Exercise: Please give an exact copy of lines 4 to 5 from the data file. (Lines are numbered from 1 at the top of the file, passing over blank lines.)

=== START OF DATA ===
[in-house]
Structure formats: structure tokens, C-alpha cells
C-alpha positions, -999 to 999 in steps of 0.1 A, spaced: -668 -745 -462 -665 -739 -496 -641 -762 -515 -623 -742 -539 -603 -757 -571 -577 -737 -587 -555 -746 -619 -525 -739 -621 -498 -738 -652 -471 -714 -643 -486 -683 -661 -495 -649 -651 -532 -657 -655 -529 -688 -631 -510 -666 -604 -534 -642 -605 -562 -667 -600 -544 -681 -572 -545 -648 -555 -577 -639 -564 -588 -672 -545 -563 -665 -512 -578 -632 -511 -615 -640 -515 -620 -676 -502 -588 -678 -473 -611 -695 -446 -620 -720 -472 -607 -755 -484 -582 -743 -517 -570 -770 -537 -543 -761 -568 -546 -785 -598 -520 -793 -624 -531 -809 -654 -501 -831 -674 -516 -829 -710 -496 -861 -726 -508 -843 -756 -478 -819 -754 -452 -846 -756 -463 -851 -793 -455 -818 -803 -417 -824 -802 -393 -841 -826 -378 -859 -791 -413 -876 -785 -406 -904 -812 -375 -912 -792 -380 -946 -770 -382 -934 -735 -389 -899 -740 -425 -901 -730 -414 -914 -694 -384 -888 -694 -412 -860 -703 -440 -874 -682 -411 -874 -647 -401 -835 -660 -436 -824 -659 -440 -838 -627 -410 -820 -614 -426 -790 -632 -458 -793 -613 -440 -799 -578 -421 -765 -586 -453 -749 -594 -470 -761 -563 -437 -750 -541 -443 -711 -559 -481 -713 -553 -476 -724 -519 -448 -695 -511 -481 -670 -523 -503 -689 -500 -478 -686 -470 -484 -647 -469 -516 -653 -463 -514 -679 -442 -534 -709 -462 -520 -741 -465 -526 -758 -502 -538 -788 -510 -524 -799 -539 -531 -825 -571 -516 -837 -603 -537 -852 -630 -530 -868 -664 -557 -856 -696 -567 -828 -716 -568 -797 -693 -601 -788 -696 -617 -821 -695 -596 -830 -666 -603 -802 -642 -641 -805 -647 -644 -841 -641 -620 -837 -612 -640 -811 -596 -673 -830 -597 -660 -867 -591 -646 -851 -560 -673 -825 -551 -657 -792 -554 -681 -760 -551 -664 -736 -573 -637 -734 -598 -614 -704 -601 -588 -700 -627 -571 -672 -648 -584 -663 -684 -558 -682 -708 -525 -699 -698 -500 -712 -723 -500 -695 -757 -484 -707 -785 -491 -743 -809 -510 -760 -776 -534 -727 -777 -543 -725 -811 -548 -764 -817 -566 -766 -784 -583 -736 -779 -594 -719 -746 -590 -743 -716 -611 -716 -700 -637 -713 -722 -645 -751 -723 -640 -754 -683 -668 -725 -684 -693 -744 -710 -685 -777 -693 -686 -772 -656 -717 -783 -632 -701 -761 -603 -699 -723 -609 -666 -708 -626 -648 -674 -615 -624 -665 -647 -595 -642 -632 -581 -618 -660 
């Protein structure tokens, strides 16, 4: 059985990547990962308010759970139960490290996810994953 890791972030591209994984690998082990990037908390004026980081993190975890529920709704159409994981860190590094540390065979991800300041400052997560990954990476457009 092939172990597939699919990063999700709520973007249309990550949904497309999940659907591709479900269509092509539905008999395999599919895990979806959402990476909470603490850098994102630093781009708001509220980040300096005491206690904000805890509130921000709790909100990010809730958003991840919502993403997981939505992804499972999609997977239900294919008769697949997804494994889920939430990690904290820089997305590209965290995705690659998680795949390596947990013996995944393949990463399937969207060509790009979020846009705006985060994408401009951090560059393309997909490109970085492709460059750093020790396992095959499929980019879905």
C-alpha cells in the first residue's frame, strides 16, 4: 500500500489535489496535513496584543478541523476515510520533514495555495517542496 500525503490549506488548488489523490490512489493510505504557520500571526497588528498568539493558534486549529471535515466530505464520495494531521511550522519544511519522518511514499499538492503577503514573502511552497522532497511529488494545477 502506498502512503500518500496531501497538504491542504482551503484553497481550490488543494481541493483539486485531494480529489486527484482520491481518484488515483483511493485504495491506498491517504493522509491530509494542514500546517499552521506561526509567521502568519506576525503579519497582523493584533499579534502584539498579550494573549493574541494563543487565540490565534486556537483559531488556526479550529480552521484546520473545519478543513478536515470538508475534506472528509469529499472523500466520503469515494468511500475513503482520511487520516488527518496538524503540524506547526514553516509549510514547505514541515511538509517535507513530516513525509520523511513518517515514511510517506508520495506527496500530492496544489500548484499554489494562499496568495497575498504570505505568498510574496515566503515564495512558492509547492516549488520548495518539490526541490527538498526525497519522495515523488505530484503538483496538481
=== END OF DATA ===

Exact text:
């Protein structure tokens, strides 16, 4: 059985990547990962308010759970139960490290996810994953 890791972030591209994984690998082990990037908390004026980081993190975890529920709704159409994981860190590094540390065979991800300041400052997560990954990476457009 092939172990597939699919990063999700709520973007249309990550949904497309999940659907591709479900269509092509539905008999395999599919895990979806959402990476909470603490850098994102630093781009708001509220980040300096005491206690904000805890509130921000709790909100990010809730958003991840919502993403997981939505992804499972999609997977239900294919008769697949997804494994889920939430990690904290820089997305590209965290995705690659998680795949390596947990013996995944393949990463399937969207060509790009979020846009705006985060994408401009951090560059393309997909490109970085492709460059750093020790396992095959499929980019879905």
C-alpha cells in the first residue's frame, strides 16, 4: 500500500489535489496535513496584543478541523476515510520533514495555495517542496 500525503490549506488548488489523490490512489493510505504557520500571526497588528498568539493558534486549529471535515466530505464520495494531521511550522519544511519522518511514499499538492503577503514573502511552497522532497511529488494545477 502506498502512503500518500496531501497538504491542504482551503484553497481550490488543494481541493483539486485531494480529489486527484482520491481518484488515483483511493485504495491506498491517504493522509491530509494542514500546517499552521506561526509567521502568519506576525503579519497582523493584533499579534502584539498579550494573549493574541494563543487565540490565534486556537483559531488556526479550529480552521484546520473545519478543513478536515470538508475534506472528509469529499472523500466520503469515494468511500475513503482520511487520516488527518496538524503540524506547526514553516509549510514547505514541515511538509517535507513530516513525509520523511513518517515514511510517506508520495506527496500530492496544489500548484499554489494562499496568495497575498504570505505568498510574496515566503515564495512558492509547492516549488520548495518539490526541490527538498526525497519522495515523488505530484503538483496538481